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i think prime lens with f stop of 1.8 or below are good. for fashion shoots i’ve heard 85 mm and 135 mm are goodposted about 5 years ago
This definitely a good lens to try http://www.usa.canon.com/cusa/consumer/products/cameras/ef_lens_lineup/ef_85mm_f_1_2l_ii_usm
If you need something a little cheaper
My 50mm f1.4 is my favorite for my fashion/portrait photography. My 70-200mm is also really great though. It means you have to be farther from your model, but you’ll still get some sick shots. I’ve heard from professionals that the long distance zooms are usually best.posted about 5 years ago
I love the 50mm lens (with an f.stop of anything 1.8 or below), it’s probably my favorite lens outside of the studio. In studio I definitely favor the 85mm for the sharpness, keep in mind it gets you super close to the subject, so the 85mm probably isn’t the smartest to use outside, when you’ll have to be standing feeeeet away from the subject to capture a photo.posted about 5 years ago
i have a 50mm lens that i love. definitely my favorite to use for fashion related photography. and always use a low f.stop!posted almost 5 years ago
I have a Canon 550D with standard lens (18mm-50mm). I don’t know how it use it very well yet, but I think I should study it’s settings in the hopes of capturing better photos.posted over 4 years ago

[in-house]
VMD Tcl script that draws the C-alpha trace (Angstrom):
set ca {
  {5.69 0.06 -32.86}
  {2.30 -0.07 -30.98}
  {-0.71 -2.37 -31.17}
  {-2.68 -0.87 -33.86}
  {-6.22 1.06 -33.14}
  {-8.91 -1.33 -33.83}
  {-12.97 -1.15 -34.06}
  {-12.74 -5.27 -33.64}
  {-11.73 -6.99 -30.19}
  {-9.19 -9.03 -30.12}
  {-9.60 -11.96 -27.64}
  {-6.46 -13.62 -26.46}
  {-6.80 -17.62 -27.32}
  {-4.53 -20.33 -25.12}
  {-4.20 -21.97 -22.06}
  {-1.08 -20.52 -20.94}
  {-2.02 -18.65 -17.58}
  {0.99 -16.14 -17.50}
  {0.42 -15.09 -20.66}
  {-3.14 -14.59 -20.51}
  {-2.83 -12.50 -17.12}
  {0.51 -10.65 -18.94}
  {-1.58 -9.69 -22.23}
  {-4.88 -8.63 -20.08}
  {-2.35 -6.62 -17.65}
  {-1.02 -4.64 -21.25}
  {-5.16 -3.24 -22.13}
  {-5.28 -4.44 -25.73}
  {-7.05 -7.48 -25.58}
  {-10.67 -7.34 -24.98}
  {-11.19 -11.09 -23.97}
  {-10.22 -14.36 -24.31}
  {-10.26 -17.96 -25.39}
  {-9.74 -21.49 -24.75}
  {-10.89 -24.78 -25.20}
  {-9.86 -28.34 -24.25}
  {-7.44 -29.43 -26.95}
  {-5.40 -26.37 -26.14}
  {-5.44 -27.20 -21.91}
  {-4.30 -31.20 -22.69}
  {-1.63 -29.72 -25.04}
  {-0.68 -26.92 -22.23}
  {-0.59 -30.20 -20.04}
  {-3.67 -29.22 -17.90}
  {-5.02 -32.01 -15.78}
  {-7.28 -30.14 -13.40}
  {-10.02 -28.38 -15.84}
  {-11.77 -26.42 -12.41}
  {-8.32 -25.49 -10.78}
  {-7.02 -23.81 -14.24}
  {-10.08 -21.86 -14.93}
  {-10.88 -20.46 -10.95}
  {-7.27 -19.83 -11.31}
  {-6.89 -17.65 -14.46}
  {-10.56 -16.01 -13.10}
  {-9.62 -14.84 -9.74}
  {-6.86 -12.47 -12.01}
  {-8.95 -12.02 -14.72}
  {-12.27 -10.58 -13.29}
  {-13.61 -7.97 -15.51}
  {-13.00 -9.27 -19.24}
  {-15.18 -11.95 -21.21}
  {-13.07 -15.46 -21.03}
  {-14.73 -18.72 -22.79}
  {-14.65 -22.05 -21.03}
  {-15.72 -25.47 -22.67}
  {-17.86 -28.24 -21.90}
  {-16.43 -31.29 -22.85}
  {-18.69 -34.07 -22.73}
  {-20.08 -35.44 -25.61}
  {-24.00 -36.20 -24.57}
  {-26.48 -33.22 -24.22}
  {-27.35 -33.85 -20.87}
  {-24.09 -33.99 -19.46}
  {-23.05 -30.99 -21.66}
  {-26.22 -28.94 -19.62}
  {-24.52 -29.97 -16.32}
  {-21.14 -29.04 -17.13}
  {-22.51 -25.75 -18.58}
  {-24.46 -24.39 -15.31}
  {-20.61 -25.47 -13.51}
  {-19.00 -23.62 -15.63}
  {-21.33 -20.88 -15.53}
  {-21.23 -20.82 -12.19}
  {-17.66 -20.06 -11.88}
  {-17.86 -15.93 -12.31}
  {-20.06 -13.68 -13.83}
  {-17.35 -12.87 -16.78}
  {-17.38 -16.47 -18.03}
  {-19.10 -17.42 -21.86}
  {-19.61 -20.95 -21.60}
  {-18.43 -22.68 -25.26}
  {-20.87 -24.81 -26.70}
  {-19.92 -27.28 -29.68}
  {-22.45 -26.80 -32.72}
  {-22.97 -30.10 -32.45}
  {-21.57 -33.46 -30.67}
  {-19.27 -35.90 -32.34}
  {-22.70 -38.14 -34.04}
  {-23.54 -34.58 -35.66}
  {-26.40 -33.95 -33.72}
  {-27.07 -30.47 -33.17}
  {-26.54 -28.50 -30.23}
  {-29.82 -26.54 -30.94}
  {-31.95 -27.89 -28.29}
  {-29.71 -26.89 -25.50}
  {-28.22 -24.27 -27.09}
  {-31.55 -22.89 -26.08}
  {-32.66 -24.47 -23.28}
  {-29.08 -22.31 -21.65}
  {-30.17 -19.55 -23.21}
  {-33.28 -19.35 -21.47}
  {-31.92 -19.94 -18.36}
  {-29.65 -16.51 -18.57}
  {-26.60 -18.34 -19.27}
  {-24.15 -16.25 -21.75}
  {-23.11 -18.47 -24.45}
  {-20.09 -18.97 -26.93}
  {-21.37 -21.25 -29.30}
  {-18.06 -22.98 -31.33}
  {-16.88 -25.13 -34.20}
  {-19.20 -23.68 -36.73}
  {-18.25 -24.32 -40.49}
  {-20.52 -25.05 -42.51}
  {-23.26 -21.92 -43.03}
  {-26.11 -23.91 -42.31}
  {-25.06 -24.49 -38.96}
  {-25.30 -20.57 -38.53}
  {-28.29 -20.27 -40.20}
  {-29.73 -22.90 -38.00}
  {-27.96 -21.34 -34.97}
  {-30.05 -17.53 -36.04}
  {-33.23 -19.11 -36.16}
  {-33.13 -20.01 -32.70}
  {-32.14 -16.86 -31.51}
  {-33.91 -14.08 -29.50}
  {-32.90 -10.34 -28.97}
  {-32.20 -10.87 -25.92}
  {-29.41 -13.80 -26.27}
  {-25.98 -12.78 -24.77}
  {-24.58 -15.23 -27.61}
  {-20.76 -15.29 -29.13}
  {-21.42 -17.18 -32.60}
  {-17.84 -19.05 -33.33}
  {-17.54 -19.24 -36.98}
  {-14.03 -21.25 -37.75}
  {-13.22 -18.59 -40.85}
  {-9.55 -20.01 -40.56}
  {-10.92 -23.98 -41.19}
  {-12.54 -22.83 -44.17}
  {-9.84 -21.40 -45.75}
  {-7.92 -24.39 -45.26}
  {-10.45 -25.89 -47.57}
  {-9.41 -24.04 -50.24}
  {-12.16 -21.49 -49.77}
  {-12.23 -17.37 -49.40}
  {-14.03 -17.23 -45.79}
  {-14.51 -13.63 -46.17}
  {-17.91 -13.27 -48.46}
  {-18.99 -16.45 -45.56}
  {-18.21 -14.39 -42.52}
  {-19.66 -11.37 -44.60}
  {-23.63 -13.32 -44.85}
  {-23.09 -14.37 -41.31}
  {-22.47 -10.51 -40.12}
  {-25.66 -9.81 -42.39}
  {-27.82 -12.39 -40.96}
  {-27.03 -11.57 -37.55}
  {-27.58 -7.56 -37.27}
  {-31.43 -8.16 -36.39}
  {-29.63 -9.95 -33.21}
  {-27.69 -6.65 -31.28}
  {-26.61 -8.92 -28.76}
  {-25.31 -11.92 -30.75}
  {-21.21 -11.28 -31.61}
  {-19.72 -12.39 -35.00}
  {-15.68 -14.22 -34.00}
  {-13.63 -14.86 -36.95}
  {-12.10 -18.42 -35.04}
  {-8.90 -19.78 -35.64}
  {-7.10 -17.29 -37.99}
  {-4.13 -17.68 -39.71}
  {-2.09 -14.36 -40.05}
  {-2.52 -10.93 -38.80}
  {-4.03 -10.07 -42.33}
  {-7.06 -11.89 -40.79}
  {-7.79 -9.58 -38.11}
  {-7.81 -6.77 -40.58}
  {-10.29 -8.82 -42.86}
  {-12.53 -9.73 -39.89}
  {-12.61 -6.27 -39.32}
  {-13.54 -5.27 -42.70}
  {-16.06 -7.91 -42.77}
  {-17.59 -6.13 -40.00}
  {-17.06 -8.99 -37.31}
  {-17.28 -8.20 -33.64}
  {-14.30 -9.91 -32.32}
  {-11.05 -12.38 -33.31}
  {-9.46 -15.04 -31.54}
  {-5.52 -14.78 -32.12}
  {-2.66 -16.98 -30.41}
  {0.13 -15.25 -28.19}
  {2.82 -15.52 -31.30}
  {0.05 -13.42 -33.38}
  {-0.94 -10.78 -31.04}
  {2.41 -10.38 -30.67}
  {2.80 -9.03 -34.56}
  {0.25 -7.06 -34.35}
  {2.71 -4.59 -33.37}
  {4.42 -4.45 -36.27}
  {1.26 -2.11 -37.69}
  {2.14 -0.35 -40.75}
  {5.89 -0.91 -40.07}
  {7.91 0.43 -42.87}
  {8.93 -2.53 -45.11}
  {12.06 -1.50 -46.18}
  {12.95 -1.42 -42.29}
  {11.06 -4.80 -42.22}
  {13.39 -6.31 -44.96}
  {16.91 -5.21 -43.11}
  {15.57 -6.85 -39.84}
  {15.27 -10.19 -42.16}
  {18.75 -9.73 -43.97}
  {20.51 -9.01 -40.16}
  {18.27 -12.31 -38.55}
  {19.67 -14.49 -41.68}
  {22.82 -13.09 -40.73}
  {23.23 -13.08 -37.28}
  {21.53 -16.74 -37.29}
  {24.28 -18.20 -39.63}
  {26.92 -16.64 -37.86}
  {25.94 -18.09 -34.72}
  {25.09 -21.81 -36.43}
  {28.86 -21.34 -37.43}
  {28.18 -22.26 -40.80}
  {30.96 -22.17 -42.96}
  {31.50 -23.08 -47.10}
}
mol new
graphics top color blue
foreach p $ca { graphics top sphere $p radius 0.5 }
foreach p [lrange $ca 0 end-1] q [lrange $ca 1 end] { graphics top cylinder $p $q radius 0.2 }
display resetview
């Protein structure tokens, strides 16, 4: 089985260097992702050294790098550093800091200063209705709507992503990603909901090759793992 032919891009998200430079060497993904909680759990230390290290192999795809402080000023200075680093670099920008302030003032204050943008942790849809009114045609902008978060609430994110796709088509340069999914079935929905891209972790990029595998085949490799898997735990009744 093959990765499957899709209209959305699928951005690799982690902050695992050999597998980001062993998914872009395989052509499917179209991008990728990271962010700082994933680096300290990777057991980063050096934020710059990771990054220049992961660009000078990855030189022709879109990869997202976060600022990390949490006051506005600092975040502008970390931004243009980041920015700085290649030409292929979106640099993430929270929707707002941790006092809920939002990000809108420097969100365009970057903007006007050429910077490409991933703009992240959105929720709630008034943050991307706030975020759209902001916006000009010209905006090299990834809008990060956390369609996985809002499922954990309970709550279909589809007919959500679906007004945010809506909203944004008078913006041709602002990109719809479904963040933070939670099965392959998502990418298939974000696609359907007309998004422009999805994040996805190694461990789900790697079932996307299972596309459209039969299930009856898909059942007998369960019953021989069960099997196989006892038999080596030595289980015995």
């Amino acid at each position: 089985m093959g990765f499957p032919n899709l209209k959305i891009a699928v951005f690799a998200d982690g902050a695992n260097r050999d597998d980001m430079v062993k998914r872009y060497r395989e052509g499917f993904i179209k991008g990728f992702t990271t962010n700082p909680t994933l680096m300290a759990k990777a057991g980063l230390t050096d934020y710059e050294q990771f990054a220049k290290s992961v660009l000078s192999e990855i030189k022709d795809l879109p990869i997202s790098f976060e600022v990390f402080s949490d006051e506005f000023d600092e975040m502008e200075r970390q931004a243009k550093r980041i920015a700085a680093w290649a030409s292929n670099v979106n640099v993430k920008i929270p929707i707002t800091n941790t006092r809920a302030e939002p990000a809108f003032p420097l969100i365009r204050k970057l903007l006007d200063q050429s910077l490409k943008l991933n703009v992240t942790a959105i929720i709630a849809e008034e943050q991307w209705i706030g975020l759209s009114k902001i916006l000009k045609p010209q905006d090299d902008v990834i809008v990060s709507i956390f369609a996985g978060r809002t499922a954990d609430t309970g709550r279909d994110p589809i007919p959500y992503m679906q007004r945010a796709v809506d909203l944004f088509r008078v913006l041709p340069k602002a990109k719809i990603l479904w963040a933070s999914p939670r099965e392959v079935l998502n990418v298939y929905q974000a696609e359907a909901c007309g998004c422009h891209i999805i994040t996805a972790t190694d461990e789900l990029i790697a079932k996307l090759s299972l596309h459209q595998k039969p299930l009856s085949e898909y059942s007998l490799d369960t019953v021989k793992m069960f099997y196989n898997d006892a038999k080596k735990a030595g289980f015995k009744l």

I think that completely depends on what sort of photos you’re intent on taking, plus it’s always good to have variety. in general a lower f-stop means a wider aperture, which basically means more light comes in—therefore can have a faster shutter speed, which = sharper photos and better functioning in low-light situations. plus, you can get that bokeh effect, which is probably what you want. that being said, lenses with lower f-stops are much more expensive than their counterparts. the 50mm 1.5 lens is about $400, and the 50mm 1.8 is about $100.
in general, you should definitely have at least one fixed-focus lens and a telephoto lens, along with your standard kit lens. I doubt you’ll need to shoot anything less than 18mm, so you probably won’t need a wide angle lens. if you can’t afford the 85mm fixed focus lens, go for the 50mm 1.8 lens—it’s better for close-up shots, like portraits rather than something full-body. the telephoto lens will come in handy if your subjects are further away. I doubt there’s anything wrong with the kit lens (other than less bokeh/less sharp images), since I’m sure you’ll be shooting within 18-55mm. if you’re rolling around in money and can afford it, go for the 24-105mm lens.
ALSO, if you see a photo that you absolutely love, see if it still has its exif data embedded. paste the image URL onto an exif viewer like this one and you might be able to see what camera the photo was shot from, the lens, the distance, the conditions, etc. for example, let’s say you like this photo. you’d paste the URL into an exif viewer and get this. you can see they didn’t use flash, they shot from 105mm, the aperture was 4.5, they used a mark II, etc. hope that helps, and gl with the photos!posted over 4 years ago